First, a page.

Back to the Covid-19 issues which many Nigerian humourists have nick named ‘collidia drive us.’ The humour derived by Nigerians from serious situations which the nation is facing is epic. With the various comic skits, memes and pictures flooding the social media space, nobody does it better than us in the world. We can make jokes out of anything, name it: Ebola, Flooding, Monkey pox, corruption, Boko Haram, Fulani Herdsmen, the list is endless. We are indeed different. Nigeria is gradually shutting down cities and scattering to different places from work places and organizations just like other countries have done or are doing haven been hit with Covid- 19 crisis. At this point, I doubt if you would be shocked that ours is even different.
Many Nigerians are staying indoors with no assurances that there would be electricity as it is in other places. Many Nigerians are shutting down to their houses with no clear plans of what they and their family members will eat during the period not because there is no food to buy but there is no money to do so. In other nations most of the citizens have the money to buy but not much to buy because demand is high. Here, it is the reverse. Governments in Nigeria have not paid many workers and they would likely not send money for welfare as other nations are doing to private citizens. Here, I can bet with so much confidence that most private organizations would not pay their workers because they did not come to work but that it is not how it is outside this environment. Most nations have structures to handle problems like this but ours is different. There is only one centre that can test infectious diseases in the eleven states in the South-South and South Eastern parts of the nation. Hospitals and clinics are grossly inadequate and many Nigerians before the outbreak could not get proper health care.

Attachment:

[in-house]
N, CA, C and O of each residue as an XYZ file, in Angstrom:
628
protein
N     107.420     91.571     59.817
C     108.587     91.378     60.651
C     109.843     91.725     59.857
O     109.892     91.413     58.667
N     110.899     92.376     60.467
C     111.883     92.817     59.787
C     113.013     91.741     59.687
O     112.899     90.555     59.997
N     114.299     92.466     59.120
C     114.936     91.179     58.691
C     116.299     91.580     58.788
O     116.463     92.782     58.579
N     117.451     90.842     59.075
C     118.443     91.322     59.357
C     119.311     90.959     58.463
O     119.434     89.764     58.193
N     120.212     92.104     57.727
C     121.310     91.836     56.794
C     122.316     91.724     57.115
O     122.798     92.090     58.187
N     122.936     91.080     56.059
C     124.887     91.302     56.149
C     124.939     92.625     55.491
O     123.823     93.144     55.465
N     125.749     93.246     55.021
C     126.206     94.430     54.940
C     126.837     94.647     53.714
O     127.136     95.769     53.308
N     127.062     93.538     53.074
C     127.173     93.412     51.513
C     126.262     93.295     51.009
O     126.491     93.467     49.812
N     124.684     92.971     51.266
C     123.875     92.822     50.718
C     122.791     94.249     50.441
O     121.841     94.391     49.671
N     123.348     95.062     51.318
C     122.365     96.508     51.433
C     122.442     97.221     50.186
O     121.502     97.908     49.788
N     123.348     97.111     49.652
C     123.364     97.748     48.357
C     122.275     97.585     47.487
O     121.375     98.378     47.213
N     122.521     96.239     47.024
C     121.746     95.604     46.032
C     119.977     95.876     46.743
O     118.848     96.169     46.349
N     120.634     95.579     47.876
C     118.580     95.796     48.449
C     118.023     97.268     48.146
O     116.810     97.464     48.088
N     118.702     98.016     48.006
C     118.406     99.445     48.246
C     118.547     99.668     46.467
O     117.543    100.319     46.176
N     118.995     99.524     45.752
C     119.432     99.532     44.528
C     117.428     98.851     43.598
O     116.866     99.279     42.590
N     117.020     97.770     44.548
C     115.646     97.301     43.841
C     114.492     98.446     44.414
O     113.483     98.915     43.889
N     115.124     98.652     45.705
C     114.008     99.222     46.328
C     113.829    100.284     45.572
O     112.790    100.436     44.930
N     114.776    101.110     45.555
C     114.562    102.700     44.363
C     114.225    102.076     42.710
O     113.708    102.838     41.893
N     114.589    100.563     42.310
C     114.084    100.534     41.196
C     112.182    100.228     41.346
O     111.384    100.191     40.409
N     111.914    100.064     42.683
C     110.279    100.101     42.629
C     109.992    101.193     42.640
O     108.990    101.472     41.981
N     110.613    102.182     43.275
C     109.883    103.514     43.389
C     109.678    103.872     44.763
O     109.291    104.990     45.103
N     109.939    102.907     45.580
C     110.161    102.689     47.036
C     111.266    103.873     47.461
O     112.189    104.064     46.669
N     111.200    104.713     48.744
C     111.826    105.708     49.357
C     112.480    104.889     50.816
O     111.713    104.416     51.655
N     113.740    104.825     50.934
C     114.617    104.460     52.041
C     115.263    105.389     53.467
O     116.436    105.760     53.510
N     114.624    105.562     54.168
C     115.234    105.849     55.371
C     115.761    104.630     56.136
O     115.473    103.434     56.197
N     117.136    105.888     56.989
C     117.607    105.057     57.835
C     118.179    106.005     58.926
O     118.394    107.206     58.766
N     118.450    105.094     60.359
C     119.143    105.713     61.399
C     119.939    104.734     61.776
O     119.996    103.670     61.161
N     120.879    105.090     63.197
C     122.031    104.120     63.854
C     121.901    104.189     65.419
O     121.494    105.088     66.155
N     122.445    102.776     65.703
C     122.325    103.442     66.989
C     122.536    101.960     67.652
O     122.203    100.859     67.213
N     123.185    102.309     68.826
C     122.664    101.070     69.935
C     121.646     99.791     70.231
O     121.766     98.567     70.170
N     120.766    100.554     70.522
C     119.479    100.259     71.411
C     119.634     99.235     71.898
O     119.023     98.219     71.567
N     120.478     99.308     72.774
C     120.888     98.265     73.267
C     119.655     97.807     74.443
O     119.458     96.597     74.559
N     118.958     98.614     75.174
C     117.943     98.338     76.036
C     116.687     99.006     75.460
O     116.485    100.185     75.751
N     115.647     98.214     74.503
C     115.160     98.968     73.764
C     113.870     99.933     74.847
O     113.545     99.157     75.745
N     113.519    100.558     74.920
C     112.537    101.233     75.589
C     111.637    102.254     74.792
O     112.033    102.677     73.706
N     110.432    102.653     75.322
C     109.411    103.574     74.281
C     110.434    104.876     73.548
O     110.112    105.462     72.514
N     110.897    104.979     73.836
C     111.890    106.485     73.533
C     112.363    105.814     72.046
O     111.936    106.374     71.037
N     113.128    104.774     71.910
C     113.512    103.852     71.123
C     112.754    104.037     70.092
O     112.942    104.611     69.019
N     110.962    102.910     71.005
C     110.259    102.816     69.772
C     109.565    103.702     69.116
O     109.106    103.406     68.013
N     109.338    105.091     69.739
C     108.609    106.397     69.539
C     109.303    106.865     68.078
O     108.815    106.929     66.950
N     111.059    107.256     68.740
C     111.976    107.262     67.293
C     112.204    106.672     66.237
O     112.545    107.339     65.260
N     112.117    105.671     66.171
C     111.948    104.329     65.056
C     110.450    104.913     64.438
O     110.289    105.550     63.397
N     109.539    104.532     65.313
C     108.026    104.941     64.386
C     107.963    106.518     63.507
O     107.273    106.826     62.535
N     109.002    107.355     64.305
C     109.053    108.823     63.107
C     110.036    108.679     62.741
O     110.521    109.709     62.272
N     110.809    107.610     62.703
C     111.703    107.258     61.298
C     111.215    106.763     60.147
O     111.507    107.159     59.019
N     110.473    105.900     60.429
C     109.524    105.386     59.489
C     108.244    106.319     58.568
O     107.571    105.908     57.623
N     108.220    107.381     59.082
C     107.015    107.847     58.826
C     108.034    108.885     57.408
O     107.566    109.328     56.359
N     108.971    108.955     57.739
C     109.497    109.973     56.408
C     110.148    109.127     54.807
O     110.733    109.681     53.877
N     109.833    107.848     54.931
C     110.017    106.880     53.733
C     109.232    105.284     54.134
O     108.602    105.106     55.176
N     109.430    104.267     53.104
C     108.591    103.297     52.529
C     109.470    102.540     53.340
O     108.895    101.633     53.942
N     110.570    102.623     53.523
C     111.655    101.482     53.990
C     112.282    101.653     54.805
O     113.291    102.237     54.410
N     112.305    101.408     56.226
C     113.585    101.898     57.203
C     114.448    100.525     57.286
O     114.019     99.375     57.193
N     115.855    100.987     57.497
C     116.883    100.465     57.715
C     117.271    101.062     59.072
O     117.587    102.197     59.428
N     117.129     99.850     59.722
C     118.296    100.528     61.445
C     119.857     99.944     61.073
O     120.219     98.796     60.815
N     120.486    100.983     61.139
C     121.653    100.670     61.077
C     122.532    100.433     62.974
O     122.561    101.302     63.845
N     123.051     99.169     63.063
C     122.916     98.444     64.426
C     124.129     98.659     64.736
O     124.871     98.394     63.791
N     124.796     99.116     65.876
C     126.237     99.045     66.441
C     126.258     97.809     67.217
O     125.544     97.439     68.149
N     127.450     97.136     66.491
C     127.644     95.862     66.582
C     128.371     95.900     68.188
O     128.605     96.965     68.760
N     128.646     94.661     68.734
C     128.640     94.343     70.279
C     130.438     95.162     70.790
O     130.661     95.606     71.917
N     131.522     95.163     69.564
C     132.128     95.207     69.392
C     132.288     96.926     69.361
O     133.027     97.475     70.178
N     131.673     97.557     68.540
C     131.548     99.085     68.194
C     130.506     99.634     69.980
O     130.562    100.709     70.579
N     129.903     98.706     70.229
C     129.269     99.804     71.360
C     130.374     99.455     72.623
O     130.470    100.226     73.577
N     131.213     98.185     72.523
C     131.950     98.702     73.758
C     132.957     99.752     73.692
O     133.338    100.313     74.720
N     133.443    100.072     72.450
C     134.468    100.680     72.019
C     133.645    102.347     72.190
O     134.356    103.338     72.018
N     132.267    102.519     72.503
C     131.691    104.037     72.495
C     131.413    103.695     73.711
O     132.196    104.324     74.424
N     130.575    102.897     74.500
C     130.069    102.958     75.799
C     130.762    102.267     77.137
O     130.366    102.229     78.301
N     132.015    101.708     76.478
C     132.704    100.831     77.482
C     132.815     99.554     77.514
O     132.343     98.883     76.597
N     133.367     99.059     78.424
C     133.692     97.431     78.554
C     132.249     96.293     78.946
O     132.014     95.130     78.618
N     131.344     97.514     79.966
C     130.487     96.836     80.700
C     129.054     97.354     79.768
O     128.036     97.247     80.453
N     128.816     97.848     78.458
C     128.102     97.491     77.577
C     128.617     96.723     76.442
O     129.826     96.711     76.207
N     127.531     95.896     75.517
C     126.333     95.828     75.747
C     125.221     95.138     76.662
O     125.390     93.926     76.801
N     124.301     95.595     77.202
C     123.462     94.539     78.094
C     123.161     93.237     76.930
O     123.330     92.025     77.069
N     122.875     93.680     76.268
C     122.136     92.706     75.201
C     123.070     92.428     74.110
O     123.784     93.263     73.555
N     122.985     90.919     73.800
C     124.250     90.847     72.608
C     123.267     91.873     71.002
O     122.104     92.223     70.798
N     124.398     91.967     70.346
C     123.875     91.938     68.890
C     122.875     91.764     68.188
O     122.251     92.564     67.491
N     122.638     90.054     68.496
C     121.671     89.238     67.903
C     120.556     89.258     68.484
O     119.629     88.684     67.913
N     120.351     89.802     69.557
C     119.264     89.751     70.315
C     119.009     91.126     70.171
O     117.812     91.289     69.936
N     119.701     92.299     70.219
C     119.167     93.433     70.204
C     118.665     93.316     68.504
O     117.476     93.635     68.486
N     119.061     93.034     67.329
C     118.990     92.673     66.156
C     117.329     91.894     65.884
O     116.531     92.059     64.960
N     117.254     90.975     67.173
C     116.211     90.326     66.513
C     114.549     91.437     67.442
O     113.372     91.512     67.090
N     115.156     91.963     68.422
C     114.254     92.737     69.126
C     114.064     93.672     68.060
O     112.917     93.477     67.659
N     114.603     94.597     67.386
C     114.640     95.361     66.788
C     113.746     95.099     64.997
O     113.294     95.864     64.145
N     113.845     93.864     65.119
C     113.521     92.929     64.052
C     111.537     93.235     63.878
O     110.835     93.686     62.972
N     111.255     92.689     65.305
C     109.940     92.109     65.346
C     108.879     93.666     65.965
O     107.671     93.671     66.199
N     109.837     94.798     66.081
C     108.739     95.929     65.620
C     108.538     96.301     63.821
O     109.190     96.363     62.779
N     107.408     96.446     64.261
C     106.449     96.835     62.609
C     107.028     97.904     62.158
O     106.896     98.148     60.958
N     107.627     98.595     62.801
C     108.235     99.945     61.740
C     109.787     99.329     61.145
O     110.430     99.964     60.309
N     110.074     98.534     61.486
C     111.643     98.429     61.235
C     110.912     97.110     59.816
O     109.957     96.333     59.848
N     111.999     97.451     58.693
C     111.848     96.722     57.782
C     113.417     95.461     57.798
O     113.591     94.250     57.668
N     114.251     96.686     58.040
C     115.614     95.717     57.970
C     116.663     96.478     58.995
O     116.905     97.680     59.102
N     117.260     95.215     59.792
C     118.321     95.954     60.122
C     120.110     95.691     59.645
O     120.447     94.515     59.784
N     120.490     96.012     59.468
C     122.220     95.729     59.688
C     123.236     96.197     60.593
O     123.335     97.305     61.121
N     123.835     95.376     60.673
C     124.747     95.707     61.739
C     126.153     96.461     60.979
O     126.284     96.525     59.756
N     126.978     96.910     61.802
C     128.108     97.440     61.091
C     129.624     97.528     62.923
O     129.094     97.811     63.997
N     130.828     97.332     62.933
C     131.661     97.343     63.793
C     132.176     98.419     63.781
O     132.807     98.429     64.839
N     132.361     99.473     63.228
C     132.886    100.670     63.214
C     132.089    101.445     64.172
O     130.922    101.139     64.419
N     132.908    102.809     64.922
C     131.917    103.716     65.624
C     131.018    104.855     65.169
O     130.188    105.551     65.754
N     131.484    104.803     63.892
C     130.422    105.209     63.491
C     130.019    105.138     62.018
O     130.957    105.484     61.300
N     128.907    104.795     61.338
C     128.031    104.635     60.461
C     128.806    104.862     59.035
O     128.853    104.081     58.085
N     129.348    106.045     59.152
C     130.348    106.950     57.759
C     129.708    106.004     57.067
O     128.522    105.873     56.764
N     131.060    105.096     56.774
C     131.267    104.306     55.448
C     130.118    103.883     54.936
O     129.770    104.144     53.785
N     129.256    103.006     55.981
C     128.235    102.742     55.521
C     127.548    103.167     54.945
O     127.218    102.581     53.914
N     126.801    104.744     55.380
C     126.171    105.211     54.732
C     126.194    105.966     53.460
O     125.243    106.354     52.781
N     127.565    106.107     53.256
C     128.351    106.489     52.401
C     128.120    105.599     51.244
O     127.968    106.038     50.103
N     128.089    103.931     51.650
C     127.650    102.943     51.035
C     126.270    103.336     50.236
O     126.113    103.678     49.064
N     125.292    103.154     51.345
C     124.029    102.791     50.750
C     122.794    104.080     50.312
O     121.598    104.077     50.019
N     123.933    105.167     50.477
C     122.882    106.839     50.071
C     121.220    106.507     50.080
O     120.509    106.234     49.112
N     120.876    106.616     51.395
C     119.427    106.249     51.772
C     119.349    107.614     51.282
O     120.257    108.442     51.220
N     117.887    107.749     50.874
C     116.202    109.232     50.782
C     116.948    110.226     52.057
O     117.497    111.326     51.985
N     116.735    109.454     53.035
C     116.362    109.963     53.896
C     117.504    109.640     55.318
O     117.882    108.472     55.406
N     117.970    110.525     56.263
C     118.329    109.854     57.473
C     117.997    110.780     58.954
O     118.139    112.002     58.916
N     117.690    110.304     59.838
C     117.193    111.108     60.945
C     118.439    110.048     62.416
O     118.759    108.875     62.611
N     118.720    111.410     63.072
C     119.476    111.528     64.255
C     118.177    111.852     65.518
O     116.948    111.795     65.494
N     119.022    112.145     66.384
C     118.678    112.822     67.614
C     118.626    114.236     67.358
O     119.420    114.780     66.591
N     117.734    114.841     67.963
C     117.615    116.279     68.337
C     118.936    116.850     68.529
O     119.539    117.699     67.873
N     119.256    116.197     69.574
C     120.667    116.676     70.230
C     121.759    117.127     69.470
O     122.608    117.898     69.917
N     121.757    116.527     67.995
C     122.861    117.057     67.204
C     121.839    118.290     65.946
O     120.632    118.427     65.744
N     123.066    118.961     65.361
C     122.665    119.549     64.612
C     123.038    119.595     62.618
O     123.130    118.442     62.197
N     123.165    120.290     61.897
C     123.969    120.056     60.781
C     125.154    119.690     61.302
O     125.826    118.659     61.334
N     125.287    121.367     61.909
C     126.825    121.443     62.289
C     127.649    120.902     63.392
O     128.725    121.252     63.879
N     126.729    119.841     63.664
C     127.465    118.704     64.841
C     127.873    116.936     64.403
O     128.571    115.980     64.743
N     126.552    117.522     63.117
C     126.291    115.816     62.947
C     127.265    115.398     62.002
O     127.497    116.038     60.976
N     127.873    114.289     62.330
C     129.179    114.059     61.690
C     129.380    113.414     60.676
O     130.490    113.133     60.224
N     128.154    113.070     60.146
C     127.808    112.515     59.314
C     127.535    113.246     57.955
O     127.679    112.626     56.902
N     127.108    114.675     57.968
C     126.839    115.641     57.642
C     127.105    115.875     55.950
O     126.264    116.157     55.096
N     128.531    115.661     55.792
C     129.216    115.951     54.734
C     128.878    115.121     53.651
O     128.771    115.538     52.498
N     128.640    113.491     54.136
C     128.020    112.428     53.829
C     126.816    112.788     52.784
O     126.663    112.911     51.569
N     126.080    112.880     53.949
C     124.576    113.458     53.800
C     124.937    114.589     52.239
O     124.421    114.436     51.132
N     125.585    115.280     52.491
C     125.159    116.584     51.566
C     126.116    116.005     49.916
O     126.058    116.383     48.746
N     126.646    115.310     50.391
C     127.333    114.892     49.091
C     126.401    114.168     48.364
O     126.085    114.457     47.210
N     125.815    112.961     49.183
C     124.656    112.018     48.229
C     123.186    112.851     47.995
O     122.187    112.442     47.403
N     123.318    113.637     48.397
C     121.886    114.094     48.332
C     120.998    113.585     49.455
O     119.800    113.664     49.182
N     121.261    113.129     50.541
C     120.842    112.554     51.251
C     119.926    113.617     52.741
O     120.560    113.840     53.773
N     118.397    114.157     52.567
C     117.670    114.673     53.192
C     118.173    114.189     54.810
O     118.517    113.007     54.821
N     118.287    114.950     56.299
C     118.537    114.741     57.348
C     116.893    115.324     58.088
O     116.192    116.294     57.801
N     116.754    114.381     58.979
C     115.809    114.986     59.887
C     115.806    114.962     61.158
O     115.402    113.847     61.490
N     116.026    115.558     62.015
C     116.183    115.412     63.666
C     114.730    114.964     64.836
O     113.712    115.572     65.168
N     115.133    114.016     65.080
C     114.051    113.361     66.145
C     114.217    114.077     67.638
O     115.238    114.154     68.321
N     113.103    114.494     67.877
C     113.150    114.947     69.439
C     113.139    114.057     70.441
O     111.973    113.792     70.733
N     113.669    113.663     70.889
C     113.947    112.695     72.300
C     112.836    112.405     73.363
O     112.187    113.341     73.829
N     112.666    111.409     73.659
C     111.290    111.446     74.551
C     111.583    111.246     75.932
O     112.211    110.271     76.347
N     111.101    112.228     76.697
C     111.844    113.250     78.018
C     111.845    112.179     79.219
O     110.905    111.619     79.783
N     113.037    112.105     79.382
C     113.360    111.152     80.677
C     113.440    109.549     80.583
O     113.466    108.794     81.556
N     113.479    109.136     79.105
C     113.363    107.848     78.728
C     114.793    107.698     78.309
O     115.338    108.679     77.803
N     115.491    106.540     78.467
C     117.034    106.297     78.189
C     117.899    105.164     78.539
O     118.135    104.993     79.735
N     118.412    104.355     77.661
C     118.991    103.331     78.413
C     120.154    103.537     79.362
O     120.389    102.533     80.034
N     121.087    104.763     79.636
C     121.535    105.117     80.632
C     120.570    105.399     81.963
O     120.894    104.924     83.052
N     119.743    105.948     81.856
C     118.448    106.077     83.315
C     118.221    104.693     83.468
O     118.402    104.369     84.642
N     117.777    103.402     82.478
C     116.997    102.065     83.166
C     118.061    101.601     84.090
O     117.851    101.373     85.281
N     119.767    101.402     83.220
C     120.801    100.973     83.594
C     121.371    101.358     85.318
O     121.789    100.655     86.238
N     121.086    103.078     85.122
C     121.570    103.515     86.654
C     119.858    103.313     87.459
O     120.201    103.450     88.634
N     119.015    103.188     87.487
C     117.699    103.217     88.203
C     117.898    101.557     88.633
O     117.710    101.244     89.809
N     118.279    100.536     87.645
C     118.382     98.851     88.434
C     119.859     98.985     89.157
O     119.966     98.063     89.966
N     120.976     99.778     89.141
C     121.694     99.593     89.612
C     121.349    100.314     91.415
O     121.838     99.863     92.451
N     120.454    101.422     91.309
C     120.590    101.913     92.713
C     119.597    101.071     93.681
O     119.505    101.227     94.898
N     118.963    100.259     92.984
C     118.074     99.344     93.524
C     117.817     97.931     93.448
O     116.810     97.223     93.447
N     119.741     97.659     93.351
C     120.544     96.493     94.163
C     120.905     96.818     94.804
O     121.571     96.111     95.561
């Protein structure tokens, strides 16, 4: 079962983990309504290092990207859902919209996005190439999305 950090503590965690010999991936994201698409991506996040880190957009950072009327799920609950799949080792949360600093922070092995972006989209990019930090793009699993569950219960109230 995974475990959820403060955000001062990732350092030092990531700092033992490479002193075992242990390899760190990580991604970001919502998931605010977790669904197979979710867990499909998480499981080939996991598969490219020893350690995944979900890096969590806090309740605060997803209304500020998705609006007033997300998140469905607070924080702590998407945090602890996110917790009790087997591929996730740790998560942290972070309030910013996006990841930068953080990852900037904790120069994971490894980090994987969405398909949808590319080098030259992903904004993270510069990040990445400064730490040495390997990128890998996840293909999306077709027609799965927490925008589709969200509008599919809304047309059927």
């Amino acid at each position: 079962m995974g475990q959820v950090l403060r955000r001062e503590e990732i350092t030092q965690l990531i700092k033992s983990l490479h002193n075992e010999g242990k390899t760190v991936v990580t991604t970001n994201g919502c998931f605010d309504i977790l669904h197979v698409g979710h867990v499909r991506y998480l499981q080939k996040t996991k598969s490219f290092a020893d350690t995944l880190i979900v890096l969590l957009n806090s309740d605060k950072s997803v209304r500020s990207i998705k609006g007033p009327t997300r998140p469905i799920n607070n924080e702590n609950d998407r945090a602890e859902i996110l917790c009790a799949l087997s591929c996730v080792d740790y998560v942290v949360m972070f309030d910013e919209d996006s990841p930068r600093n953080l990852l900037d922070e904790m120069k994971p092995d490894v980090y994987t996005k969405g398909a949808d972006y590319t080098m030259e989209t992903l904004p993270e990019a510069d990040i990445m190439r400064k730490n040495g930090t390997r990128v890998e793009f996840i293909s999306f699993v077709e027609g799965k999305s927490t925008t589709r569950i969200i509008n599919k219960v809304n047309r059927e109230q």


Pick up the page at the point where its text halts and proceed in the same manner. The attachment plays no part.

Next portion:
As the major cities in Nigeria gradually gets shuts down due to the outbreak of the Corona Virus, the Federal Governments and State Governments could in their own radically different style compound the problems by shutting the lives of average Nigerian workers by not paying them salaries and allowances. If we are to emulate how it is done in other climes, power is a constant phenomenon for heat and cold. You cannot keep people in quarantine and isolation without power and food. If they are not provided, the search for them would take people out. Workers need money to buy food and make the lives of their family members comfortable. In Europe and America, individual citizens are being credited as bailouts for the season. Large Co-operations like the Facebook have been giving their workers allowances even as they stay at home. My greatest fear here is that ours would also be different in the negative. We do not emulate the good things outside. Instead, we manufacture the bad ones and say it is Nigeria, we are Nigerians. At the end, we are actually different and even on our own accord. May God help us!
Idegbekwe is a lecturer in the Department of English, University of Africa, Toru-Orua, Bayelsa State.